Baga killings: Senate questions casualty figures, seeks increased recruitment in security agencies

A woman walks past burnt houses in the aftermath of what Nigerian authorities said was heavy fighting between security forces and Islamist militants in Baga, a fishing town on the shores of Lake Chad, adjacent to the Chadian border, April 21, 2013. The bloody gun battle against Islamist insurgents in Nigeria last week involved forces from neighbouring Chad and Niger, officials said on Tuesday, as West African countries increasingly view jihadist groups as a cross-border threat. There was no confirmation of the death toll from Friday's fighting, but a Nigerian military source said dozens may have died, many of them civilians. The Nigerian Red Cross said it was checking reports from locals that 187 people had died, but had still not obtained security clearance to go into Baga. Picture taken April 21, 2013. REUTERS/Stringer (NIGERIA - Tags: CIVIL UNREST POLITICS) - RTXZ0PR

The Senate committee submitted its report to the whole house.

The Senate on Wednesday called on President Goodluck Jonathan to direct the Armed Forces and other security agencies to recruit more men as insurgency had overstretched the services.

The Senate also wants government at all levels to re-establish government institutions, including schools, health centres, police stations, immigration offices and other institutions shut in Baga, Borno.

The decision followed the adoption of the recommendations of the Senate Joint Committee on Defence and Army, Police Affairs and National Security and Intelligence whose members visited Baga after the April mayhem in the town.

About 200 people, mainly civilians, were reported killed and hundreds of houses burnt earlier in April during a retaliatory attack by soldiers in Baga after insurgents killed a soldier.

The Senate in response to the development set up a 28-member committee to investigate the matter and report back its findings within 14 days.

The report was presented by the Chairman of the joint committee, Sen. George Sekibo (PDP-Rivers).

Mr. Sekibo said that the Governor of the state, Kashim Shetima, informed the committee that the economy and education of the state had been grounded due to the activities of the sect. He also said the committee was told that 10 local government areas had a high prevalence of the activities of Boko Haram and that Marte Local Government Area had hoisted a flag different from that of Nigeria.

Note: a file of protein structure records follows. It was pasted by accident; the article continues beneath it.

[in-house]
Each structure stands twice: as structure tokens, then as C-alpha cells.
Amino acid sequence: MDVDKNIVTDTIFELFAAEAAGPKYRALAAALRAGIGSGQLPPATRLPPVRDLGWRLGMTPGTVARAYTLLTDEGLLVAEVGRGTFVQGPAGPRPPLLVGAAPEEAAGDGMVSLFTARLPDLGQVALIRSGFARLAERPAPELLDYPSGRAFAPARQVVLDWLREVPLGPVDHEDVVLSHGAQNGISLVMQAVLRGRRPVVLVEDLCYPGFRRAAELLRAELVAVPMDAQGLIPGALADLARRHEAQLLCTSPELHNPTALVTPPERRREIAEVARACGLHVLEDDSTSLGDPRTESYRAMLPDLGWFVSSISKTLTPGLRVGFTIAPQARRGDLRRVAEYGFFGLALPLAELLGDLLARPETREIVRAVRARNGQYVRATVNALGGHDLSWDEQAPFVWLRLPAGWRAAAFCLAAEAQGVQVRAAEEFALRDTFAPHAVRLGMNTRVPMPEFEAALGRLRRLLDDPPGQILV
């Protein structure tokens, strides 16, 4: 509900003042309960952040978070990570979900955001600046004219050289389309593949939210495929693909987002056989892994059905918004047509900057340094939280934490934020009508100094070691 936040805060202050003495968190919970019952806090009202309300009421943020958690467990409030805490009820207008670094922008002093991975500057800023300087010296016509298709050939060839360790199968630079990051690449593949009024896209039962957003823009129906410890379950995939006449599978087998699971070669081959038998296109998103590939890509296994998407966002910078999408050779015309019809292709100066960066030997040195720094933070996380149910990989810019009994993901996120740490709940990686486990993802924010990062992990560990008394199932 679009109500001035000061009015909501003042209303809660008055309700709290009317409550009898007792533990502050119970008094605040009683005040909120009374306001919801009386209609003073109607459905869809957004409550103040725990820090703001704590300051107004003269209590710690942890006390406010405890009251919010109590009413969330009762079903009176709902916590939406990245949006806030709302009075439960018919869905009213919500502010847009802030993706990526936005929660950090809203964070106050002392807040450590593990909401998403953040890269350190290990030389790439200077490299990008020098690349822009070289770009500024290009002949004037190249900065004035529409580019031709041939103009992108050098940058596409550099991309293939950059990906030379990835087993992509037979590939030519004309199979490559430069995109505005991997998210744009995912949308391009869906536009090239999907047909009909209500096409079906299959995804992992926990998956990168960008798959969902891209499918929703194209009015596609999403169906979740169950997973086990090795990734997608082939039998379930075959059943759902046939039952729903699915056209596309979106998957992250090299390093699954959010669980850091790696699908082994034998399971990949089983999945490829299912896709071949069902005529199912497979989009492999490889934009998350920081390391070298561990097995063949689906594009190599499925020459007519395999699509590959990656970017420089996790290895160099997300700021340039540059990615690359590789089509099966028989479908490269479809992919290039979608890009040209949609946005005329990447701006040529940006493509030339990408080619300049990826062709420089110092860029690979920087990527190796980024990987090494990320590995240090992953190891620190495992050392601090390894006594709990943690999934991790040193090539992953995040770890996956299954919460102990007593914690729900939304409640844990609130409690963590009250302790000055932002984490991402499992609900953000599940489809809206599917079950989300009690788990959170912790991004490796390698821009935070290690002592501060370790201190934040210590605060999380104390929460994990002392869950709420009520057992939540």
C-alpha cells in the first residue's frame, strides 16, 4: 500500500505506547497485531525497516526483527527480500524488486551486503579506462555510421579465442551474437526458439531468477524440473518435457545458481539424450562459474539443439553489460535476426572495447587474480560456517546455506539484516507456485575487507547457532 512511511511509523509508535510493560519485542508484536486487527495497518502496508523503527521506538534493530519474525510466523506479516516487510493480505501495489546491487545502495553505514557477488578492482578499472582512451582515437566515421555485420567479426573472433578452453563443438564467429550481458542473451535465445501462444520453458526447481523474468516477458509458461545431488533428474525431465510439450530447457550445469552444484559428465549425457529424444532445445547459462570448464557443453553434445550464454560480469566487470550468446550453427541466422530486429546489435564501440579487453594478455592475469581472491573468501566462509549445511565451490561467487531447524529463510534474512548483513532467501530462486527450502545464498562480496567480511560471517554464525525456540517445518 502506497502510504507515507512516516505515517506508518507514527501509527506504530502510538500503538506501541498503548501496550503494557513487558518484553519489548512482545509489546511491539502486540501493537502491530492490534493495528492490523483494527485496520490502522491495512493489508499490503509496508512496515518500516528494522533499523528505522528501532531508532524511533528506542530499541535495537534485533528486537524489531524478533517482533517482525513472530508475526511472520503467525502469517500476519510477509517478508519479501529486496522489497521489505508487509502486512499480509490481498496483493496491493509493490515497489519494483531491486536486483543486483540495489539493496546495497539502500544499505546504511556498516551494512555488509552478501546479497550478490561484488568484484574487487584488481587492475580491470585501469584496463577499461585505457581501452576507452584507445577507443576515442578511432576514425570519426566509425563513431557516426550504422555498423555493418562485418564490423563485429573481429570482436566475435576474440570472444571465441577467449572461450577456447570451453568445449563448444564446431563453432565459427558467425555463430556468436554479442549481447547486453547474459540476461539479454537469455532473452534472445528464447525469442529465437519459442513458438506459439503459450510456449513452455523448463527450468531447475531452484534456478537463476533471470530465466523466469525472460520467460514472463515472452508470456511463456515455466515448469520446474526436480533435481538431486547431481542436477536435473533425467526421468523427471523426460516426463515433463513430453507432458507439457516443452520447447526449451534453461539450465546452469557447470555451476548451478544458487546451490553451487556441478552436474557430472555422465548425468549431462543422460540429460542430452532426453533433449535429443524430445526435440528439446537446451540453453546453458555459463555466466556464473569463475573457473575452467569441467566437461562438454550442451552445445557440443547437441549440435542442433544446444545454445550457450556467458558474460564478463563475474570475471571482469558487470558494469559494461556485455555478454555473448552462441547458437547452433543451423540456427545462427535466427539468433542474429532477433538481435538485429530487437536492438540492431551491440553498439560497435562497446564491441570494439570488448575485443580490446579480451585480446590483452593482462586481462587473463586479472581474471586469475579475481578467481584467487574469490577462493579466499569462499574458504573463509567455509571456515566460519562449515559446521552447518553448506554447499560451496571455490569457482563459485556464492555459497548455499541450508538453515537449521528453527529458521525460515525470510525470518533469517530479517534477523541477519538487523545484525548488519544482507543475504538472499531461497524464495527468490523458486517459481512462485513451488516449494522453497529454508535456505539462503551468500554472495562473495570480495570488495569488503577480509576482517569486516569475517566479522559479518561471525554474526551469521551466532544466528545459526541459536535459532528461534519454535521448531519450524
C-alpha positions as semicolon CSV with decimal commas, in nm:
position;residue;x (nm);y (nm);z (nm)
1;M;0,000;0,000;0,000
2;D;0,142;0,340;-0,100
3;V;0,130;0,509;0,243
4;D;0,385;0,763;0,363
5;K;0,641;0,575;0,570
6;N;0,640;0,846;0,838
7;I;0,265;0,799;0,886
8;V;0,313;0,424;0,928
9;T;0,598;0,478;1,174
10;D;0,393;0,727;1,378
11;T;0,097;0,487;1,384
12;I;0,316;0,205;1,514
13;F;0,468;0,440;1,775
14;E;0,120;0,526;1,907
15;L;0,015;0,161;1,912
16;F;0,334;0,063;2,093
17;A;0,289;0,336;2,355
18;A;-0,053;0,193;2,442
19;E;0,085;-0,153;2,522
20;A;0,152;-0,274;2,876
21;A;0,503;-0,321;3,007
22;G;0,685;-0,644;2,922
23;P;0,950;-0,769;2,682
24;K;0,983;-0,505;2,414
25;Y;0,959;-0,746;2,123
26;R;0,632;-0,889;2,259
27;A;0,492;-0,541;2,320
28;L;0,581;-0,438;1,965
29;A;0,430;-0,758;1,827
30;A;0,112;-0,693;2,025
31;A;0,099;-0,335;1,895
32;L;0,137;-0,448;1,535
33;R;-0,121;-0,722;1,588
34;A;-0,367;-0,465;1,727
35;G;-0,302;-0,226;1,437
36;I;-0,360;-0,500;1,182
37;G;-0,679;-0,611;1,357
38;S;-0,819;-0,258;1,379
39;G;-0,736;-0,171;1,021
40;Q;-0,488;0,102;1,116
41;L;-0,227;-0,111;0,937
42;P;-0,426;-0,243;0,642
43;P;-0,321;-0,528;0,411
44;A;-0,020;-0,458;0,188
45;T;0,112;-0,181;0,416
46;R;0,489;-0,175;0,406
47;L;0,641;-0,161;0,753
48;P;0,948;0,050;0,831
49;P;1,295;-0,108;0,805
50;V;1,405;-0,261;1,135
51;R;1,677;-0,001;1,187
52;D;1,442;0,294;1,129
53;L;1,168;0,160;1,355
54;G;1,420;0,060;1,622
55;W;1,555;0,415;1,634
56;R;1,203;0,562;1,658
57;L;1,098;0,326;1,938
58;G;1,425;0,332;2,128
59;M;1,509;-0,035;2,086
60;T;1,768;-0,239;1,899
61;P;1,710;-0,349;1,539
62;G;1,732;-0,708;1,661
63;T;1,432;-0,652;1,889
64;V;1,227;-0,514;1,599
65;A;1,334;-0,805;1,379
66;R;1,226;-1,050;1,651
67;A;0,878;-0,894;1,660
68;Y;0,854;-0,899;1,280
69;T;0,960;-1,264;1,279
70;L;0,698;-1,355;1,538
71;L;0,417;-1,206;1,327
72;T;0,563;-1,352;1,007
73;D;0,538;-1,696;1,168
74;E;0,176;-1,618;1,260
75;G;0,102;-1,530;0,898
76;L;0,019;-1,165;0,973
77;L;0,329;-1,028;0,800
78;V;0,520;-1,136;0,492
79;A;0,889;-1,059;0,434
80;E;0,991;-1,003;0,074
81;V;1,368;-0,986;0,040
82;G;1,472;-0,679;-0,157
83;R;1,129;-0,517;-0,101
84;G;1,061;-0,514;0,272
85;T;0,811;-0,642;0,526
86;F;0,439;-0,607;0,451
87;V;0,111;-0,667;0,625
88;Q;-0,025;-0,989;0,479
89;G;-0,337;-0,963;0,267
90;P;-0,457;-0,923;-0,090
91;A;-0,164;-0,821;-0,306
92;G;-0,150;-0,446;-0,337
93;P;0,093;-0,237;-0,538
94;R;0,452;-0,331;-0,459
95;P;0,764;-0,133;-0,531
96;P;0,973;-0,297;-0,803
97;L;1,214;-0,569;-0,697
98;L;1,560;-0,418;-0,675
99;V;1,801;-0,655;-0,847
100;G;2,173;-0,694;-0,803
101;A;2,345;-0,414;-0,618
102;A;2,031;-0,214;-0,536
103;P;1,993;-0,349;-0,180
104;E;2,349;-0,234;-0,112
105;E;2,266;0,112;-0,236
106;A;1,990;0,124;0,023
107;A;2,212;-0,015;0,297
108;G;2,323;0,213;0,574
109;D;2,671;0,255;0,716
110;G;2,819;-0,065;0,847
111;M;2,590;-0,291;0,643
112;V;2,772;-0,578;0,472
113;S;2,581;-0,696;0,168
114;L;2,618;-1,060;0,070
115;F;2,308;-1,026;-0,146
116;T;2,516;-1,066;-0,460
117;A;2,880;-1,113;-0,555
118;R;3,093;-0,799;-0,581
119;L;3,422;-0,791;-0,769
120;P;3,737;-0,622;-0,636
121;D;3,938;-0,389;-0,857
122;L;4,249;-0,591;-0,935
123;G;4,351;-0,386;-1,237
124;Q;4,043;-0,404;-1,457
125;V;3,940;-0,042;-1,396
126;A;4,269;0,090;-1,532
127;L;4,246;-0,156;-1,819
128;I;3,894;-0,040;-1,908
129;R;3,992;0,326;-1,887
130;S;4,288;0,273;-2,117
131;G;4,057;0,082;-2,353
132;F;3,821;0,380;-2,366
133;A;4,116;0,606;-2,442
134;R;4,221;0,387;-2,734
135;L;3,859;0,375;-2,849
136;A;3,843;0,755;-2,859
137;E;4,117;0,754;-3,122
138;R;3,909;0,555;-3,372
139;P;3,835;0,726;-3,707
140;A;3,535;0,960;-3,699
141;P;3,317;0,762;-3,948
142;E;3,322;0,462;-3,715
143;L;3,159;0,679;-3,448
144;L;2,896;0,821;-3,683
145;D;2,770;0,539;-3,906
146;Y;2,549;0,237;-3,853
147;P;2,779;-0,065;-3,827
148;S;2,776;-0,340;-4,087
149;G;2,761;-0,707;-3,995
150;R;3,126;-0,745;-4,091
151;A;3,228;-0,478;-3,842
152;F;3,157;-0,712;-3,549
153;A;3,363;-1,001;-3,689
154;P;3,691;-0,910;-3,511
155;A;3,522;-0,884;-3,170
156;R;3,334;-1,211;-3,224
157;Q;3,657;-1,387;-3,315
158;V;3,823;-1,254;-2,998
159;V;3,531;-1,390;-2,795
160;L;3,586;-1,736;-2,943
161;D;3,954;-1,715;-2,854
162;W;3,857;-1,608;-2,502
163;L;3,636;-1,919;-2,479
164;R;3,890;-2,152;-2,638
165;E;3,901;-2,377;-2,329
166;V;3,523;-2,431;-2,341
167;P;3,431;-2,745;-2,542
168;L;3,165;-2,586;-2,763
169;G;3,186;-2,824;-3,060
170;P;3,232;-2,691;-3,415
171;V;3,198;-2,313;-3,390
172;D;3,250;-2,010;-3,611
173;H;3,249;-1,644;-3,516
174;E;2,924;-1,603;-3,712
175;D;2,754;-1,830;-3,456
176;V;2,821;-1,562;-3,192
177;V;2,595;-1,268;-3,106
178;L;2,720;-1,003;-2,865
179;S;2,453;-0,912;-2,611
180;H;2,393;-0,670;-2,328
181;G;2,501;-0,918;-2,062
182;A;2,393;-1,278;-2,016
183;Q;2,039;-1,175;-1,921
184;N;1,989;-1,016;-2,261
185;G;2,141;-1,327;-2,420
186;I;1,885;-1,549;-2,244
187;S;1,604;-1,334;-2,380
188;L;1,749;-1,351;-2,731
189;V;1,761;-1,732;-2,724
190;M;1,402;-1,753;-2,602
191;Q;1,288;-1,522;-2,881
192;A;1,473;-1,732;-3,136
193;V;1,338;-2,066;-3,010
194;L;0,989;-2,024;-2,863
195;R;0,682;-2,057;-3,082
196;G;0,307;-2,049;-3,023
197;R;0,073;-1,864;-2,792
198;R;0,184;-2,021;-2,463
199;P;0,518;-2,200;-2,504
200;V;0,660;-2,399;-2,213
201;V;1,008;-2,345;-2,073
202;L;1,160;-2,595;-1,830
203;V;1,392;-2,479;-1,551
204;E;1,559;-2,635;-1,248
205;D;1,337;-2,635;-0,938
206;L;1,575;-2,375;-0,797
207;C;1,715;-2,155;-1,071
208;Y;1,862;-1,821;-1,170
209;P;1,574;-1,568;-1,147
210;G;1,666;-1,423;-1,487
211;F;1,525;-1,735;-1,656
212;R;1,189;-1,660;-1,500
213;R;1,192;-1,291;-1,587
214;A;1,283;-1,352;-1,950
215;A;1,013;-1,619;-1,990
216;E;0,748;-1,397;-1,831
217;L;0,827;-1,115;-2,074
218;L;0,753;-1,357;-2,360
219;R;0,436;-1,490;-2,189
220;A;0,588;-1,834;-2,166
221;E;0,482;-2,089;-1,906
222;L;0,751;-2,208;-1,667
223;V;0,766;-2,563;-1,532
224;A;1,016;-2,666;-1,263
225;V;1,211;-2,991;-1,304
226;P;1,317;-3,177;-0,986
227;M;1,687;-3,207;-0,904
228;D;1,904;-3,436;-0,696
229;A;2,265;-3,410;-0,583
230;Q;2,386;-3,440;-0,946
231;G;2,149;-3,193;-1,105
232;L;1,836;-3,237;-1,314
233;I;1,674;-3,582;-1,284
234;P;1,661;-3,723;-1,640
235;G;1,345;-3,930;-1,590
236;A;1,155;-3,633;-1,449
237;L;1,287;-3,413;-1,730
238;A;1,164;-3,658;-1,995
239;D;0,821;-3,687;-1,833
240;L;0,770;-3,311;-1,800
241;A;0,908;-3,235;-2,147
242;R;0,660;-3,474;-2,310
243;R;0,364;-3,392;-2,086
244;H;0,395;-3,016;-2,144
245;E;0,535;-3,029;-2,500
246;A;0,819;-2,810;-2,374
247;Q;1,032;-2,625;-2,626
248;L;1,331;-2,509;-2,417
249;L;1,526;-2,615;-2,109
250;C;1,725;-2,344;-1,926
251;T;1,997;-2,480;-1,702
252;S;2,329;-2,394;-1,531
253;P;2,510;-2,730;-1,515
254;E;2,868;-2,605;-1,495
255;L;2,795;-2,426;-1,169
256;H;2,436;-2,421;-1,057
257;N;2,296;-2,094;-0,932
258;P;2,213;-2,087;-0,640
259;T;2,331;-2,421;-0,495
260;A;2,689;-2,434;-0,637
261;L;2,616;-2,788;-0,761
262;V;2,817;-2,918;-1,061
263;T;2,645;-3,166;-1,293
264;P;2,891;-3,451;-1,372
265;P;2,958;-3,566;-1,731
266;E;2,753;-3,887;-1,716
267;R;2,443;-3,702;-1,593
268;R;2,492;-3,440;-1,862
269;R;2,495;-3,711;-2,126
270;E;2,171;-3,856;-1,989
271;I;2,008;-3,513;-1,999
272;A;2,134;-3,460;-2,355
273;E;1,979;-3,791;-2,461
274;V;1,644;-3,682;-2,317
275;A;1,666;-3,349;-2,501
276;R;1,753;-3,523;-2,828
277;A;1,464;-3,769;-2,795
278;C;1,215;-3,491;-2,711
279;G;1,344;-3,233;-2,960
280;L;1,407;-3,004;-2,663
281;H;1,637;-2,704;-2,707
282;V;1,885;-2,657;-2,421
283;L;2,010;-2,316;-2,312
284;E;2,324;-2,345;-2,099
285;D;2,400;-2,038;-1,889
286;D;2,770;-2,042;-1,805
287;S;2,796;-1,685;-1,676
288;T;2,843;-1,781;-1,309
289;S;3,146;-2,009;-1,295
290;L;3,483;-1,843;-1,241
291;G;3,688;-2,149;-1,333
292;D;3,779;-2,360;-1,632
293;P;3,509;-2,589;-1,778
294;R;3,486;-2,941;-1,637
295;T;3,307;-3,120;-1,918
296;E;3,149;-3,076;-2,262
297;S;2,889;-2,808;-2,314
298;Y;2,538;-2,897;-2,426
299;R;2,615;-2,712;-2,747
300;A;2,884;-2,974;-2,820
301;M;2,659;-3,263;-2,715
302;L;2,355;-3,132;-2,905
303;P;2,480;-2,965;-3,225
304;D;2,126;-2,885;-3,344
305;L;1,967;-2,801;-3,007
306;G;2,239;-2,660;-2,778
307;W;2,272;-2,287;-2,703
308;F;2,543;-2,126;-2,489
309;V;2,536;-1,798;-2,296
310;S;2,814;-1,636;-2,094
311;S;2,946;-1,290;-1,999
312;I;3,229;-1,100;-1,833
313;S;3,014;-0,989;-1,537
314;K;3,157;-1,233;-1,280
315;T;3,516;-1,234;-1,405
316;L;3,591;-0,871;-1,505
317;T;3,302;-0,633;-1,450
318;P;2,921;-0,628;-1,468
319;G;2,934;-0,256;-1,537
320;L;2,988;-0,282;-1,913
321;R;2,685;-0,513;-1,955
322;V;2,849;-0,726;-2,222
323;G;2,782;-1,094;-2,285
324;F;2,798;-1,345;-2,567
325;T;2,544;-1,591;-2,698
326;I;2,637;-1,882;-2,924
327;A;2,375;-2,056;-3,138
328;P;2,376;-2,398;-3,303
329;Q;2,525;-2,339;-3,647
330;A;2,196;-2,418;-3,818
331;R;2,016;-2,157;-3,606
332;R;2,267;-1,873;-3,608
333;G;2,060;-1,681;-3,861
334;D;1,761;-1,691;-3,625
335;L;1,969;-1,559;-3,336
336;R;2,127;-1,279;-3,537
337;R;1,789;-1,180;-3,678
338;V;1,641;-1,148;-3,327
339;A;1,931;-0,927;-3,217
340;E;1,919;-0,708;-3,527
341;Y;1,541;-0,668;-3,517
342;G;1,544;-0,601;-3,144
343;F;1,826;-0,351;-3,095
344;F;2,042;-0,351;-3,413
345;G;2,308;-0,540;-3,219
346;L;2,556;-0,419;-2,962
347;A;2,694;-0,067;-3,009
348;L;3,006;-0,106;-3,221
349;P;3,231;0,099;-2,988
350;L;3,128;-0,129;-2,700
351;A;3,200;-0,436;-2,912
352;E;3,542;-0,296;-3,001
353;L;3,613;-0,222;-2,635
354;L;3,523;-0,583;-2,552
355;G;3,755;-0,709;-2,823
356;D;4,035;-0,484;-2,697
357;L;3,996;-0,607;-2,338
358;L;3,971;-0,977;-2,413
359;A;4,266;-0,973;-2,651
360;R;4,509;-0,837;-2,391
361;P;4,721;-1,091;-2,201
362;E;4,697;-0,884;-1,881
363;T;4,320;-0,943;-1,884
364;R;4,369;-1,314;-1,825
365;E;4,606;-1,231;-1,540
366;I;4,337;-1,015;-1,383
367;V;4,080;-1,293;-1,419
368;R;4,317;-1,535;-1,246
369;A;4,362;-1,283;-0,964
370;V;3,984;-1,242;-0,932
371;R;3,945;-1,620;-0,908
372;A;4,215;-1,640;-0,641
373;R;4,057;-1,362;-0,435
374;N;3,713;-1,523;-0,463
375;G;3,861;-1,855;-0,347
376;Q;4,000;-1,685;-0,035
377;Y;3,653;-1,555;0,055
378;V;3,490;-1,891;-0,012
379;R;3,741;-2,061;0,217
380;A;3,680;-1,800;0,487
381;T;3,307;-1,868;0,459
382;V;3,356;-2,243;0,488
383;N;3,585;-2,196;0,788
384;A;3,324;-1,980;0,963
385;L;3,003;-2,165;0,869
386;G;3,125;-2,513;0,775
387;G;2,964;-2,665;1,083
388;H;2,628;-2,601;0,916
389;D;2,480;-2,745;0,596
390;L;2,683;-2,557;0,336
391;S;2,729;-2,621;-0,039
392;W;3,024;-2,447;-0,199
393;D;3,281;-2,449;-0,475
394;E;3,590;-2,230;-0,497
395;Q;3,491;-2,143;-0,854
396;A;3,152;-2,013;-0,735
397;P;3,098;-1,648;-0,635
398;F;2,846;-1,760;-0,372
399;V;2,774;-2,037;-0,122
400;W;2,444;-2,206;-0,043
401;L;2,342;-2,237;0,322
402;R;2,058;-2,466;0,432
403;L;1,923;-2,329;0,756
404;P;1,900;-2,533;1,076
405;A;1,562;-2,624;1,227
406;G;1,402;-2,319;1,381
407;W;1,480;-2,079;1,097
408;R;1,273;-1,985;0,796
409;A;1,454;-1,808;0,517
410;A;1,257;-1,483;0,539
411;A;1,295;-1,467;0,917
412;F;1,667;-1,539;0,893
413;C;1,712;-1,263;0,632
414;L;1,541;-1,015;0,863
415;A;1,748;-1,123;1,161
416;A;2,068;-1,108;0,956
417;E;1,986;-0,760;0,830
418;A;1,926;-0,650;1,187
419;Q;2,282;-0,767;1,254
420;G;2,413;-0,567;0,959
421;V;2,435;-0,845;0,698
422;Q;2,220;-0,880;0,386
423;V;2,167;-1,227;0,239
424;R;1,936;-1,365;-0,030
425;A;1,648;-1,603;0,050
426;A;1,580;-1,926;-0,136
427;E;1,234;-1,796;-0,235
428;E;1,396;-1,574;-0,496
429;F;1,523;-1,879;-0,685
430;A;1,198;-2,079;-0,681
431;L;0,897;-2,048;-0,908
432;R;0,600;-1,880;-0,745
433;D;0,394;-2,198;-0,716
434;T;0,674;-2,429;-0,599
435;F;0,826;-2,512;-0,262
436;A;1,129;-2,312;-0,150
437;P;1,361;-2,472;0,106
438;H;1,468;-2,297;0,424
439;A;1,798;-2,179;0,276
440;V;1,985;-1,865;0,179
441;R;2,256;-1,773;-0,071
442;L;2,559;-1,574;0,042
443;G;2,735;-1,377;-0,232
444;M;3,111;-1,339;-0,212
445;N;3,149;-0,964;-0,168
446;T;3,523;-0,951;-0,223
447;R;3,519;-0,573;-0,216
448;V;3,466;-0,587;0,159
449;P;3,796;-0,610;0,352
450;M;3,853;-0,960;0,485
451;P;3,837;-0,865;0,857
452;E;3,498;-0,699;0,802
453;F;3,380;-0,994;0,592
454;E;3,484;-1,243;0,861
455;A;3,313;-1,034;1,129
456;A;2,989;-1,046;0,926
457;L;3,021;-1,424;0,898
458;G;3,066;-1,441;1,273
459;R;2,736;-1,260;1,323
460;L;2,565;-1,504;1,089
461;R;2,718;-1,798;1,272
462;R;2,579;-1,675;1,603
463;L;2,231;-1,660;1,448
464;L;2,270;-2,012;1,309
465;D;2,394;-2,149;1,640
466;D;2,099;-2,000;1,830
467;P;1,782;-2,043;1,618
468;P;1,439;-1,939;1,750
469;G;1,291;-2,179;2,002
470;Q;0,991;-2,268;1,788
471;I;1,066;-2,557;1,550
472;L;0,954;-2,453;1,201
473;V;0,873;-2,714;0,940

The senator said the governor informed the committee that he spent between N200 million and N300 million monthly on the maintenance of JTF troops.

He said the governor also told the committee that Boko Haram had some Chadians and Cameroonians and that the leader of the sect, Abubakar Shekau, was a Kanuri man from Niger Republic.

Commenting on the casualties, Mr. Sekibo noted that while the governor said that 185 people died, the director of State Security Service in the state said 37 people died.

The chairman, however, said that the committee saw “only nine graves”.

He also said the governor told the committee that 2,000 houses were burnt, while the district head said 3,059 but the committee counted 115 burnt houses.

“The death toll of 185 was exaggerated but there may be more than 37 deaths.

“This is possible as there is no documentary evidence from either the natives or the military to ascertain the figures quoted,” he said.

Contributing to the debate, Uche Chukwumerije (PDP-Abia) called for electronic fencing of the country’s borders.

Mr. Chukwumerije wondered why a country like Nigeria had allowed the issue of porous borders to plague it for long when smaller countries had long addressed the issue.

He said there was a need for the Senate to hold another meeting with the security chiefs following the revelations in the committee’s report.

On his part, Senator Kabiru Gayya (ANPP-Kano) said the Federal Government should refund the Borno Government the money it had spent on JTF.

On the number of casualties, he said that there was more than one grave yard in Baga, adding that if the committee visited only one, there was no way it could ascertain the correct number of graves.

The Senate President, David Mark, said that the number of casualties was not the issue as even one life was important.

Mr. Mark stressed the need for the military to re-train its men, considering that the present terrorism was much more sophisticated.

He described the declaration of state of emergency in Borno, Yobe and Adamawa as a step in the right direction.

(NAN)


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